Glasgow homeowners raise prices for UN climate summit

Glasgow landlords are asking for up to £ 36,000 to rent an apartment for the UN’s COP26 climate summit fortnight as they seek to take advantage of the influx of more than 25,000 people who flock to the city at over the next month.

COP26 attendees have faced hurdles before, including Covid-19 travel restrictions and testing requirements – but getting a bed in the Scottish host city turns out to be the toughest hurdle of all .

A single room at the Smiths Hotel in Finnieston, a 15-minute walk from the conference venue, is offered at £ 14,000 for the two-week event which begins October 31, before dropping to just £ 903 for both following weeks.

On Airbnb, one owner – perhaps optimistically – is offering a luxury three-bedroom apartment for £ 34,045 from October 29 to November 12.

Another apartment, just 735 square feet, is offered for rent for £ 36,400 bi-weekly.

Due to the uncertainties of Covid-19 travel rules, many delegations did not finalize their plans until September or October, especially countries that were previously on the UK’s travel ‘red list’.

With beds in Glasgow no longer available, or at least not at a price most delegations can afford, many negotiators, activists and officials are now staying in Edinburgh, 72 kilometers away.

“Our people come from the other side of the world. . . and now the closest available accommodation is in Edinburgh, ”said Tagaloa Cooper-Halo, who coordinates several Pacific Island delegations. “It’s going to be really tough.”

The official COP26 website ordered delegates to stay in Edinburgh since at least September, noting that all beds contracted by the official accommodation provider, MCI, have been filled.

The shortage is in part due to large entourages accompanying some government delegations – more than 1,000 people will accompany US President Joe Biden and members of his cabinet, people familiar with the planning said.

Smiths Hotel in Glasgow where a single room is offered at £ 14,000 for the two week COP26 event which starts October 31 © Jeremy Sutton-Hibbert / FT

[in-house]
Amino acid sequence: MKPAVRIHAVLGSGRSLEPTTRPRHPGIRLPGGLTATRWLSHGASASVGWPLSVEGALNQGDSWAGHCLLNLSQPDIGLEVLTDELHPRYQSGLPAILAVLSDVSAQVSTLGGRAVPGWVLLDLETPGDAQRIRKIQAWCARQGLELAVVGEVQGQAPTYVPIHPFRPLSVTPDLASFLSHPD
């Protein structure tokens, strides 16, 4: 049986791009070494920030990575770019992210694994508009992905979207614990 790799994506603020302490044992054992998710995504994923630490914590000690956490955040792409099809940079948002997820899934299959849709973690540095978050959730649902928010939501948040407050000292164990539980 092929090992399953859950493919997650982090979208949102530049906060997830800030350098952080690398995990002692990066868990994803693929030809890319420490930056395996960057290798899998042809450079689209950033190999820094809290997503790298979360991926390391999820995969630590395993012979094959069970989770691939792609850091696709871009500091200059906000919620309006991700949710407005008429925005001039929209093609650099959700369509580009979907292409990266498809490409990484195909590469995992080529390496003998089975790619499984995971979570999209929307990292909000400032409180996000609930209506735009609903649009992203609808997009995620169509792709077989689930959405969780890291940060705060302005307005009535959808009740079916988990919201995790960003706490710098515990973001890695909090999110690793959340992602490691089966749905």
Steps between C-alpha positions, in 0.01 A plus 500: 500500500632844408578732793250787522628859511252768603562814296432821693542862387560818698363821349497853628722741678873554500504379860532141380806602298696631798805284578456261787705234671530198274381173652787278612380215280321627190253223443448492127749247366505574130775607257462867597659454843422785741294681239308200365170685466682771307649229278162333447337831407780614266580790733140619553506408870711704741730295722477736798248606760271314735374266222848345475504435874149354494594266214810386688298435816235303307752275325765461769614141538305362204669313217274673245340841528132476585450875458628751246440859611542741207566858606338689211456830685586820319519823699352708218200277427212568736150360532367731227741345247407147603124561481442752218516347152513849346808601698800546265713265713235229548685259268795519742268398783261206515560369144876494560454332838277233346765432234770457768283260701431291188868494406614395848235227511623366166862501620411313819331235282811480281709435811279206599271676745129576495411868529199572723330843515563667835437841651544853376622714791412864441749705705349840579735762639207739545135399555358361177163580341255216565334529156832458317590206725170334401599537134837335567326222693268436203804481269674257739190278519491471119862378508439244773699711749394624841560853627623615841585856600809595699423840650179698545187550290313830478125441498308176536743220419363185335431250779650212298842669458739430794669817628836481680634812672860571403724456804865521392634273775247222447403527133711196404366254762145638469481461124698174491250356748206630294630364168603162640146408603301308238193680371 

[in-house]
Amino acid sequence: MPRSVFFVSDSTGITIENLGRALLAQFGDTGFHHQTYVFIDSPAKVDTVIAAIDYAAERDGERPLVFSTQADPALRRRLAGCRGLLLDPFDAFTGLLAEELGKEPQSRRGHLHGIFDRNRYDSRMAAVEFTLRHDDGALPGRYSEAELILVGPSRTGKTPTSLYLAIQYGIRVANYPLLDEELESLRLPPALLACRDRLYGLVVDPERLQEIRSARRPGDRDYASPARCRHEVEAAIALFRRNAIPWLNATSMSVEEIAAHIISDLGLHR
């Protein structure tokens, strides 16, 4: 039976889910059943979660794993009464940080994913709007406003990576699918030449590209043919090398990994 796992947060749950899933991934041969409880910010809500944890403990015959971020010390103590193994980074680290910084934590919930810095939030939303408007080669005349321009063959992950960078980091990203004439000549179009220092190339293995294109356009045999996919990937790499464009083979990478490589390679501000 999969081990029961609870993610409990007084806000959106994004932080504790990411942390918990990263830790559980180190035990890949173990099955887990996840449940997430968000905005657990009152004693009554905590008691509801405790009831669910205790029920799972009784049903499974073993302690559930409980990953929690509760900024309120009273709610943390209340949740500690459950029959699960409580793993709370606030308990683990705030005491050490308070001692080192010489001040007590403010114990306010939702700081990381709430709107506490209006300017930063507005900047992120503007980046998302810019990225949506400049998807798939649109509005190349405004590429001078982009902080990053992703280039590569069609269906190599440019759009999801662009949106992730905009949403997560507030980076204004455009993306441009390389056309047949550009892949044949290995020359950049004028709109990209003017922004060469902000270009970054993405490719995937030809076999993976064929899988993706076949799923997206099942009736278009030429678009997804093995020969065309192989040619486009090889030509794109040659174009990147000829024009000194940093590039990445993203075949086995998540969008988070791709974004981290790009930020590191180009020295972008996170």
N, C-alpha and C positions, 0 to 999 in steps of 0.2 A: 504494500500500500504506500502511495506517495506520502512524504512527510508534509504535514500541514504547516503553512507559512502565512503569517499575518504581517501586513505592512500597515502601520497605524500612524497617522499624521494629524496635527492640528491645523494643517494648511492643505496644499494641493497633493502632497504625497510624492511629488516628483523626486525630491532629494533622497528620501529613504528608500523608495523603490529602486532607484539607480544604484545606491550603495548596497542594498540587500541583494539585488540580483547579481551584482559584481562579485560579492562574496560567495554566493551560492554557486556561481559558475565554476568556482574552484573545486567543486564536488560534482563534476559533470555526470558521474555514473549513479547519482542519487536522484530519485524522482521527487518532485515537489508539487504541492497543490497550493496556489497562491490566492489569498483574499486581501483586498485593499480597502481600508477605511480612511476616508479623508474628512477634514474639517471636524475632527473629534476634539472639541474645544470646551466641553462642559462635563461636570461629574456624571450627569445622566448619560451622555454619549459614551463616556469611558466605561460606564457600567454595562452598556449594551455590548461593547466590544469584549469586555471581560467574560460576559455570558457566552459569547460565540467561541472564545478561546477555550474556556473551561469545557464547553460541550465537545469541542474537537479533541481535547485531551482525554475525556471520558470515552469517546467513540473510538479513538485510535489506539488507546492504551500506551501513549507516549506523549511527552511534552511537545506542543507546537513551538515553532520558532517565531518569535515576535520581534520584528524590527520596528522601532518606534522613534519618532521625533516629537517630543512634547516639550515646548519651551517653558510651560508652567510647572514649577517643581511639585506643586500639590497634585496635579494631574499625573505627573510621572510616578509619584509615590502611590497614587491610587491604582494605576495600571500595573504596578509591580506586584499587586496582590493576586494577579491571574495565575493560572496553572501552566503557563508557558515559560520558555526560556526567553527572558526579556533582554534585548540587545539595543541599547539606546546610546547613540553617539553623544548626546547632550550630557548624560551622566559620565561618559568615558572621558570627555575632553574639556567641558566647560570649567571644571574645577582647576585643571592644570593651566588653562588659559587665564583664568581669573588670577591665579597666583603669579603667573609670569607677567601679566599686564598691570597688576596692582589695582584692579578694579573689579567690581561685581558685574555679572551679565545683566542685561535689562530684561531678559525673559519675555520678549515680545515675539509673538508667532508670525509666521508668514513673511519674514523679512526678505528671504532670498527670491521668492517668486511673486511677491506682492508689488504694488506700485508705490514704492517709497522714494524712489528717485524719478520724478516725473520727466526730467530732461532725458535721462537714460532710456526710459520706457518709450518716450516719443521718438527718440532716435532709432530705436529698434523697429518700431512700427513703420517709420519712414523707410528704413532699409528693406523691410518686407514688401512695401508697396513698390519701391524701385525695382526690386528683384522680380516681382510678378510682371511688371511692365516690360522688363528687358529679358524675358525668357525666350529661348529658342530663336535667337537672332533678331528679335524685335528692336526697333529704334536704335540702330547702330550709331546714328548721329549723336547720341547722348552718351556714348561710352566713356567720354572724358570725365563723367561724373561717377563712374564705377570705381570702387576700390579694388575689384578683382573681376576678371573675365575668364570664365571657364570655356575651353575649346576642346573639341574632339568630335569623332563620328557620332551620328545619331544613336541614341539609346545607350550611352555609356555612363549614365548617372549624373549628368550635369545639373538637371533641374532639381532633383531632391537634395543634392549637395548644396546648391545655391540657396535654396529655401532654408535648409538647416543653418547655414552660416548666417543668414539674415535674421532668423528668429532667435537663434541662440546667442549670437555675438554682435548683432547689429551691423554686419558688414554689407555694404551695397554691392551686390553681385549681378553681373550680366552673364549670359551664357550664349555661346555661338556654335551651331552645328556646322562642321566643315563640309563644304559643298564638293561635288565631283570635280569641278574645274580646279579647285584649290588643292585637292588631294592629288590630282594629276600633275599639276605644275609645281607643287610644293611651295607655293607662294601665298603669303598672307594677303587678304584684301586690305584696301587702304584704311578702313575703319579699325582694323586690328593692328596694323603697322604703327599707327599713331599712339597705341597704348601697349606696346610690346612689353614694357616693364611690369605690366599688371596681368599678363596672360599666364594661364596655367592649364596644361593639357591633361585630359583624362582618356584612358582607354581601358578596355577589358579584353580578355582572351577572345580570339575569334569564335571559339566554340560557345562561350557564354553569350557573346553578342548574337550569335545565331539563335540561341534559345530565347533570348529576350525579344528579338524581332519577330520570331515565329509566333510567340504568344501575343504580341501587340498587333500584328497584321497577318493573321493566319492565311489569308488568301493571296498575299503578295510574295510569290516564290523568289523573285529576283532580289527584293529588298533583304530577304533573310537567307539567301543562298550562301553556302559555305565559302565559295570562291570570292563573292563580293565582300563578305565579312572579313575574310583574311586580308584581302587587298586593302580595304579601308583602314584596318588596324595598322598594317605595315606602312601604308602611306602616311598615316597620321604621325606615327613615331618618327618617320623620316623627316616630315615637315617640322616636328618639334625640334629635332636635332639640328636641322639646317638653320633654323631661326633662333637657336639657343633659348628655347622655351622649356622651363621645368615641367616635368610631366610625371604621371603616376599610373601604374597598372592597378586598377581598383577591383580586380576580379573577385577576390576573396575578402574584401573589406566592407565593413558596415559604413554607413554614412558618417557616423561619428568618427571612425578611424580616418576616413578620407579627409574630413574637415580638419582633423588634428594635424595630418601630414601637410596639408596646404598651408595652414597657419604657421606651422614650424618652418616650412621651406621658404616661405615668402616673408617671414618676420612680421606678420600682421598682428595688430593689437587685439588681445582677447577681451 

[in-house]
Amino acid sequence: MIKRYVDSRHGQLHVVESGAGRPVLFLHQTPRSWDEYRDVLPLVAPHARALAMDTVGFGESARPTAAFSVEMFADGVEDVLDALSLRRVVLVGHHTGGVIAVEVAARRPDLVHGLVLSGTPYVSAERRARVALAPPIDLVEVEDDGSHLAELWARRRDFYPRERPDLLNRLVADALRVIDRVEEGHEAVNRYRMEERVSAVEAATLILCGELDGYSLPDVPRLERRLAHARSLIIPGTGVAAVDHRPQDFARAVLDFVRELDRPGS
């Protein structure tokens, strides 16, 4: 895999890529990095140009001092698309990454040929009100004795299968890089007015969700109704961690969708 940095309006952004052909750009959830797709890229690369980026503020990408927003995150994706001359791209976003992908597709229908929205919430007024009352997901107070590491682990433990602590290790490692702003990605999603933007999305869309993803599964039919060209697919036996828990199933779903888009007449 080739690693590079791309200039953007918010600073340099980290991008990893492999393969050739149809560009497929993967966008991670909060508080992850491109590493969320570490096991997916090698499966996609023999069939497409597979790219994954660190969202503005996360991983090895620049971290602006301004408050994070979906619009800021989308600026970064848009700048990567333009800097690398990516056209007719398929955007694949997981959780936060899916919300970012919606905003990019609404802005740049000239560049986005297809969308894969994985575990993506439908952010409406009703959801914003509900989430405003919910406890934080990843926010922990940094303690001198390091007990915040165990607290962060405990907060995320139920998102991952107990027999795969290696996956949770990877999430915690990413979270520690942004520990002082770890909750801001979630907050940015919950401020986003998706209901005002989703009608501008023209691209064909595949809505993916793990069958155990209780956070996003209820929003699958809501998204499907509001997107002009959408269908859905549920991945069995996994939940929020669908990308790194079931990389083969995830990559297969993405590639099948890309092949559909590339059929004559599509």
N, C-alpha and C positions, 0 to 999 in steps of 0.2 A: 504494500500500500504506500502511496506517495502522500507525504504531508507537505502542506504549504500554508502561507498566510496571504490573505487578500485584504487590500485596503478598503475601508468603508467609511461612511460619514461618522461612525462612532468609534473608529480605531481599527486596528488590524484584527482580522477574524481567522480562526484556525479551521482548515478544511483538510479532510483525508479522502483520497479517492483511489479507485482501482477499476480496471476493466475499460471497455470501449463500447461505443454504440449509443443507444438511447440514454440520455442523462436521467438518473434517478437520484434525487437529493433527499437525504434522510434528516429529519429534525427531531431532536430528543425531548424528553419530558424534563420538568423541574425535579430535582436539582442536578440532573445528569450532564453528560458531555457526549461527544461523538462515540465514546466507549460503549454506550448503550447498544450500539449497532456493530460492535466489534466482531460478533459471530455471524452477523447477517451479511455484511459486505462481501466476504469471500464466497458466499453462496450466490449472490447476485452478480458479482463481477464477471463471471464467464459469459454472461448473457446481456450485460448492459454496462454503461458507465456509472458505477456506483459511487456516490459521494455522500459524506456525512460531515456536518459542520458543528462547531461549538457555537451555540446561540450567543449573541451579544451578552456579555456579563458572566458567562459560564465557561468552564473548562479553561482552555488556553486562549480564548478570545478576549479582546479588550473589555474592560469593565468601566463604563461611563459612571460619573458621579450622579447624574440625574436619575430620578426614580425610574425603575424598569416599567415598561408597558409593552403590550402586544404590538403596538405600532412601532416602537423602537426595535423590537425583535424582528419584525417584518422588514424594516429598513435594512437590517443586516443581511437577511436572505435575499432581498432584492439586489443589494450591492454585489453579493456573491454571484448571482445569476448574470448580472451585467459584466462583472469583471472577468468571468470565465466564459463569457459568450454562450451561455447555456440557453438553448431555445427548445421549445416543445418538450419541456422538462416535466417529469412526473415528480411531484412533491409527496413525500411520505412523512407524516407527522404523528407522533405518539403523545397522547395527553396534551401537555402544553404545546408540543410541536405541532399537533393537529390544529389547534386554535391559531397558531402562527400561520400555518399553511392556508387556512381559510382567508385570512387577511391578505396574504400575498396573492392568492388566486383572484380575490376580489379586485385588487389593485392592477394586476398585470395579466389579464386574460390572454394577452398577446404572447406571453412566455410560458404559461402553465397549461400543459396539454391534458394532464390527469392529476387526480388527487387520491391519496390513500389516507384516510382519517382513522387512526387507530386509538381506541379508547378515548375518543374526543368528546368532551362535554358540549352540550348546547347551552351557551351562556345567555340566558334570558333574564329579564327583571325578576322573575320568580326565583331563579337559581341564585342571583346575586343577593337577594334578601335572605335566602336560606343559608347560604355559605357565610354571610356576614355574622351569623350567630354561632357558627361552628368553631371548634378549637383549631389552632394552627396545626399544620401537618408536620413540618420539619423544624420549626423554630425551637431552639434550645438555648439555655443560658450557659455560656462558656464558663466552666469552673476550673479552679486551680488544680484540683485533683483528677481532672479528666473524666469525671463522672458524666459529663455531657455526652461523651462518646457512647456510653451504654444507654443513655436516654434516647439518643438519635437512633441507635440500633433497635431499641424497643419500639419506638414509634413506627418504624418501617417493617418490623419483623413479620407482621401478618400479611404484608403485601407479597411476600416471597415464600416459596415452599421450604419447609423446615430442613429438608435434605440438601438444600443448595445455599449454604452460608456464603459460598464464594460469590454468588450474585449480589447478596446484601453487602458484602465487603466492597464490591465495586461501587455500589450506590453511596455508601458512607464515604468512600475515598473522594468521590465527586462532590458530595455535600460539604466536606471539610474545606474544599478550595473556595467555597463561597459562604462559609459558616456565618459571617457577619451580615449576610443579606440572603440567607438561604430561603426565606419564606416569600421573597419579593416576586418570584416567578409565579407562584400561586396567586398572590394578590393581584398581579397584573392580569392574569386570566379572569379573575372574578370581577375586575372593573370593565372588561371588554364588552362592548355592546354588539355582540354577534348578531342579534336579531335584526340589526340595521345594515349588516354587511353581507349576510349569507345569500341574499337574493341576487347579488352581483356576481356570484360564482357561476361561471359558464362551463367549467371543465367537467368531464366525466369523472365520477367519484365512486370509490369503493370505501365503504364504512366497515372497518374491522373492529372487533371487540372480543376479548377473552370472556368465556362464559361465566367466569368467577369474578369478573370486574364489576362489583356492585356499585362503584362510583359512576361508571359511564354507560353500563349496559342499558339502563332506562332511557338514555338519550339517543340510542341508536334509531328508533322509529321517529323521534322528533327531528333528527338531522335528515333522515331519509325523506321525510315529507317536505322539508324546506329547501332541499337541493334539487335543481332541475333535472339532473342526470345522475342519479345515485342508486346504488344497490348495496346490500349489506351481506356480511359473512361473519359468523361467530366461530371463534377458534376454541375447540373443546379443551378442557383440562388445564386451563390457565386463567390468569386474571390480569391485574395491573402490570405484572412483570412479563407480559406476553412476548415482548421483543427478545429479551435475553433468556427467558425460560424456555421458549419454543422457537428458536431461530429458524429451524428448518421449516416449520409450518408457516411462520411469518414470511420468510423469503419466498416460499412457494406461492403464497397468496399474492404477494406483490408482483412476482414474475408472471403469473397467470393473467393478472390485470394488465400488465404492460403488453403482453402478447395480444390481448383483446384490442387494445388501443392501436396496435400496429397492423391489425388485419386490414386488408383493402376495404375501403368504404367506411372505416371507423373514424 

The city’s total supply of hotel rooms is around 15,000 rooms, according to the Glasgow Convention Bureau.

Some delegates have had their reservations canceled by owners eager to increase prices. Trade publication Carbon Pulse has removed its delegation after being repeatedly canceled, according to director Mike Szabo. “We booked through, through Airbnb, through Vrbo, and everyone was canceled by the owners,” he said.

While some Glasgow two-bedroom apartments listed on Airbnb on Friday were advertised for less than £ 3,000 from October 31 to November 31, most cost over £ 4,000 and a few were much more expensive.

Because such negotiations often go on overnight, staying close to the center is a priority for negotiators.

Video: The decisive challenges of the COP26 climate summit

Those looking for a cheaper way to stay in Glasgow during the global climate event should look for more creative solutions.

One owner rents out his ‘popular motorhome’ called Alexis, which can accommodate two adults on his ‘crash-tested M1 rock’n’roll bed’ – for £ 1,912.

For those not worried about lack of personal space, the website offers a single bunk bed in a 14-person dorm in central Glasgow for £ 181 a night.

Meanwhile, two cruise ships with a combined capacity of over 6,000 beds have been reserved to accommodate the participants: the Romantika and the MS Silja Europa.

Romantika cruise ship

The Romantika cruise ship will provide accommodation for participants © John Peter / Alamy

Airbnb has also offered vouchers of £ 100 in an attempt to entice new hosts to list free rooms on the platform, with the aim of increasing the supply.

Many delegates expressed concern that poorer countries would struggle to be properly represented at COP26 due to the shortage of affordable housing.

Kat Jones, COP26 project manager at Stop Climate Chaos Scotland, said COP26 reception network had received thousands of nominations from delegates.

“We weren’t expecting to have a demand from people across society. . . we are talking about scientists, people who have jobs at the COP like translators, delegations, etc. She said. A thousand have been placed in homes so far, with another 2,500 on the waiting list on Friday.

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